Archive | December, 2014


Ron Briggs (my father), Fred Briggs III, Fred Briggs Jr., Colleen Briggs

Ron Briggs (my father), Fred Briggs III, Fred Briggs Jr., Colleen Briggs

One instruction that my father gave that was wrong, and I had to learn his wrongness the hard way, was to always run from trouble. If someone challenges you to a fight, my father said, run to the nearest police station and report the people who are trying to get you.

My father had a story about a crowd of kids who would follow him and his brother, Freddie, home from their school in Fremont, a neighborhood in Seattle. They lived in Interlake then in a tiny house that has since been turned into a storage facility for Ben Law Appliance. They lived near the dump that is now a mini-golf course. Every day these kids would follow him and his brother home. We started to run home. When the bell rang we were ready and we just ran home as quickly as they could. “Those kids never got us.” I tried to apply my father rule growing up.

In elementary school in Fall City I was the weird kid and because I’d grown up with those kids they accepted me for what I was: the weird kid. I wore a velour sweater in brown and orange colors. I had a massive Beatles style bowl cut. I wore a blue hoodie on the playground and played with my best friends Wyatt, an asthmatic, and Sam Sudore. Sam’s father was a hairdresser and owned a couple of hair salons. Wyatt’s dad was a dairy farmer.

Most of the other kids in the school dads fell trees for Weyerhaeuser. Their Moms’ worked as waitresses. That’s what my Mom did too.My dad was the local pot dealer. Our dad’s had the traditional non-traditional jobs of rural Washington State. Continue Reading →

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Pattern of Travel in the Space Where I Live


Boxes and boxes of places.

During the week I don’t leave the routes of my routines through my neighborhood. Everything that happens beyond the limits of those tunnels happens beyond me. An alarm wakes me in the morning against my better judgment. Lately I have been stretching to help me wake in a positive mood. I reach my arms toward the drapes and make a kind of capital V with my arms. I roll my palms toward the sky. I wait for a positive feeling to wash over me, and yet it doesn’t really. Instead I unscramble from the fetal position I was sleeping in during the night and force my arms into a shape until the blood starts to flow and then I am ready to make coffee. I brew coffee while I write. And then I drink it while sitting in the light of a SAD lamp, and continue to write.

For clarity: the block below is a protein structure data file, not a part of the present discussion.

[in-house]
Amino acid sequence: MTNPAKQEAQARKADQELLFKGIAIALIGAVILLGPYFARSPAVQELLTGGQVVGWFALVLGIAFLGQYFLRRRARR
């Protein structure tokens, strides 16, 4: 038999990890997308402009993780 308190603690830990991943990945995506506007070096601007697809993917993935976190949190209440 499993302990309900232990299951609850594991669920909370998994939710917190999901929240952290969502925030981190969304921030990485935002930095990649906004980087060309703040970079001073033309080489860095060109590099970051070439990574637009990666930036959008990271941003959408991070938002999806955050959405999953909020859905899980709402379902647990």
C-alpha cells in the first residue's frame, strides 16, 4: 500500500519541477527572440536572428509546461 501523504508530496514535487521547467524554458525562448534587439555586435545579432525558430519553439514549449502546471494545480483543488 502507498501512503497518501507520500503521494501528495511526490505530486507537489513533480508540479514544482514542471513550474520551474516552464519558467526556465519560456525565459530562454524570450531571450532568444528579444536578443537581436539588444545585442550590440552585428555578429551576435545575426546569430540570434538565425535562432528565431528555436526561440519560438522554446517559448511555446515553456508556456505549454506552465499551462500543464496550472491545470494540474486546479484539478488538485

The rush of caffeine and10,000 lux wide-spectrum light usually gets me functional enough to take a shower and then drive to the Park & Ride at the Methodist church parking lot across from the Kent park. Every morning the same cars are parked in essentially the same spots. There is some random variation of sequence, but the ingredients of the Toyotas, a Lexus, and several makes of Nissan remains the same. I climb into the bus and issue the driver my OrcaCard which logs the transaction, and later I can find the monotonous row of these times on the Sound Transit web site documenting my toing-and-frowing from work. Continue Reading →

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